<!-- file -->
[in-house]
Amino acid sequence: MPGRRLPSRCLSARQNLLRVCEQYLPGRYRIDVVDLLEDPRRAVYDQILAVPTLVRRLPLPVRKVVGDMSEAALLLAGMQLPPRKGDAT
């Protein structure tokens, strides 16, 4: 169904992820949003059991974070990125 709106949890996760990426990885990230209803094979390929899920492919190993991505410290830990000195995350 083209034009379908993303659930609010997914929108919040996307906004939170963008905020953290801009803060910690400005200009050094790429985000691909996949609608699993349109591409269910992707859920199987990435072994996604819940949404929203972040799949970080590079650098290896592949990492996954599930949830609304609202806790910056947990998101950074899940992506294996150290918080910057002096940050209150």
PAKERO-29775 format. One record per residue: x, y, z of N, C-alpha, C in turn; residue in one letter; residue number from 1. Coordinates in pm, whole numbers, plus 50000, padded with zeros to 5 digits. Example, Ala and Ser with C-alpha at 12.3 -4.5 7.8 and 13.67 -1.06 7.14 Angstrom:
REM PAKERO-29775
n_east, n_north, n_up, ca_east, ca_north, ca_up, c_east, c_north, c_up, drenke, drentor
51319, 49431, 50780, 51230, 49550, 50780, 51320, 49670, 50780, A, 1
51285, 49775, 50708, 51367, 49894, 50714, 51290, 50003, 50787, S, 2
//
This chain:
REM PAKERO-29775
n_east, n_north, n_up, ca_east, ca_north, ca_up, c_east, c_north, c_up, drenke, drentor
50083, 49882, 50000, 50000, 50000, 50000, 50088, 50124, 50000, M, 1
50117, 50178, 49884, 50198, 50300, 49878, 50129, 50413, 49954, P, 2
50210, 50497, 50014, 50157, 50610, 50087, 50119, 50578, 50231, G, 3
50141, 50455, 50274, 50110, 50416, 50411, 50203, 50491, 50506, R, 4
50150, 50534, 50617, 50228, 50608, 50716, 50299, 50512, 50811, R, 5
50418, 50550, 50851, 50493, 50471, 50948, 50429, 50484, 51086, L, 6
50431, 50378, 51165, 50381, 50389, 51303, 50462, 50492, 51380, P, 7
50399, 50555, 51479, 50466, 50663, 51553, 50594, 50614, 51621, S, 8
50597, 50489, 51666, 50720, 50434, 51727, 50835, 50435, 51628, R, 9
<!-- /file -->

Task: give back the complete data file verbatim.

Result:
[in-house]
Amino acid sequence: MPGRRLPSRCLSARQNLLRVCEQYLPGRYRIDVVDLLEDPRRAVYDQILAVPTLVRRLPLPVRKVVGDMSEAALLLAGMQLPPRKGDAT
């Protein structure tokens, strides 16, 4: 169904992820949003059991974070990125 709106949890996760990426990885990230209803094979390929899920492919190993991505410290830990000195995350 083209034009379908993303659930609010997914929108919040996307906004939170963008905020953290801009803060910690400005200009050094790429985000691909996949609608699993349109591409269910992707859920199987990435072994996604819940949404929203972040799949970080590079650098290896592949990492996954599930949830609304609202806790910056947990998101950074899940992506294996150290918080910057002096940050209150």
PAKERO-29775 format. One record per residue: x, y, z of N, C-alpha, C in turn; residue in one letter; residue number from 1. Coordinates in pm, whole numbers, plus 50000, padded with zeros to 5 digits. Example, Ala and Ser with C-alpha at 12.3 -4.5 7.8 and 13.67 -1.06 7.14 Angstrom:
REM PAKERO-29775
n_east, n_north, n_up, ca_east, ca_north, ca_up, c_east, c_north, c_up, drenke, drentor
51319, 49431, 50780, 51230, 49550, 50780, 51320, 49670, 50780, A, 1
51285, 49775, 50708, 51367, 49894, 50714, 51290, 50003, 50787, S, 2
//
This chain:
REM PAKERO-29775
n_east, n_north, n_up, ca_east, ca_north, ca_up, c_east, c_north, c_up, drenke, drentor
50083, 49882, 50000, 50000, 50000, 50000, 50088, 50124, 50000, M, 1
50117, 50178, 49884, 50198, 50300, 49878, 50129, 50413, 49954, P, 2
50210, 50497, 50014, 50157, 50610, 50087, 50119, 50578, 50231, G, 3
50141, 50455, 50274, 50110, 50416, 50411, 50203, 50491, 50506, R, 4
50150, 50534, 50617, 50228, 50608, 50716, 50299, 50512, 50811, R, 5
50418, 50550, 50851, 50493, 50471, 50948, 50429, 50484, 51086, L, 6
50431, 50378, 51165, 50381, 50389, 51303, 50462, 50492, 51380, P, 7
50399, 50555, 51479, 50466, 50663, 51553, 50594, 50614, 51621, S, 8
50597, 50489, 51666, 50720, 50434, 51727, 50835, 50435, 51628, R, 9